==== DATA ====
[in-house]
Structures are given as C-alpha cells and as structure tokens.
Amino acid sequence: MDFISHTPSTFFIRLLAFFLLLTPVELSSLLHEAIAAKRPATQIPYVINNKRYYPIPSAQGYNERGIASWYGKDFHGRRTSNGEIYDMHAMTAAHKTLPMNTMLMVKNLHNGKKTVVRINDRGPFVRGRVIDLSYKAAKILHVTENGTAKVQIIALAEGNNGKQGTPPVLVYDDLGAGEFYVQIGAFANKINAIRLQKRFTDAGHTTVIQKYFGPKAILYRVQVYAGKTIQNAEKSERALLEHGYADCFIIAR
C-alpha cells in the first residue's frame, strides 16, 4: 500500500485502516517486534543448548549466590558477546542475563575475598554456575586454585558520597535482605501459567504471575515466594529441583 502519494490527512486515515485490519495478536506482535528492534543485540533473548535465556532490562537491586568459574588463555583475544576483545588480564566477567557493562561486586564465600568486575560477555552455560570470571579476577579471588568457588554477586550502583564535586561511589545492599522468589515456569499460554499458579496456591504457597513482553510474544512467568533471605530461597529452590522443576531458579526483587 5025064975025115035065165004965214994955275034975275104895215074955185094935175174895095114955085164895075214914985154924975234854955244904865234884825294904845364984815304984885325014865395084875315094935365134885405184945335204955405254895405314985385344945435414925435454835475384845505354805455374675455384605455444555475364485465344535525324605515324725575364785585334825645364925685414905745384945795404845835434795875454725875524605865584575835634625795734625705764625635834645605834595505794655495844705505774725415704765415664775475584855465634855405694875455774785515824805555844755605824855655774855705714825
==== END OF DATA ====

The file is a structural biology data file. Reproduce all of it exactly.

[in-house]
Structures are given as C-alpha cells and as structure tokens.
Amino acid sequence: MDFISHTPSTFFIRLLAFFLLLTPVELSSLLHEAIAAKRPATQIPYVINNKRYYPIPSAQGYNERGIASWYGKDFHGRRTSNGEIYDMHAMTAAHKTLPMNTMLMVKNLHNGKKTVVRINDRGPFVRGRVIDLSYKAAKILHVTENGTAKVQIIALAEGNNGKQGTPPVLVYDDLGAGEFYVQIGAFANKINAIRLQKRFTDAGHTTVIQKYFGPKAILYRVQVYAGKTIQNAEKSERALLEHGYADCFIIAR
C-alpha cells in the first residue's frame, strides 16, 4: 500500500485502516517486534543448548549466590558477546542475563575475598554456575586454585558520597535482605501459567504471575515466594529441583 502519494490527512486515515485490519495478536506482535528492534543485540533473548535465556532490562537491586568459574588463555583475544576483545588480564566477567557493562561486586564465600568486575560477555552455560570470571579476577579471588568457588554477586550502583564535586561511589545492599522468589515456569499460554499458579496456591504457597513482553510474544512467568533471605530461597529452590522443576531458579526483587 5025064975025115035065165004965214994955275034975275104895215074955185094935175174895095114955085164895075214914985154924975234854955244904865234884825294904845364984815304984885325014865395084875315094935365134885405184945335204955405254895405314985385344945435414925435454835475384845505354805455374675455384605455444555475364485465344535525324605515324725575364785585334825645364925685414905745384945795404845835434795875454725875524605865584575835634625795734625705764625635834645605834595505794655495844705505774725415704765415664775475584855465634855405694875455774785515824805555844755605824855655774855705714825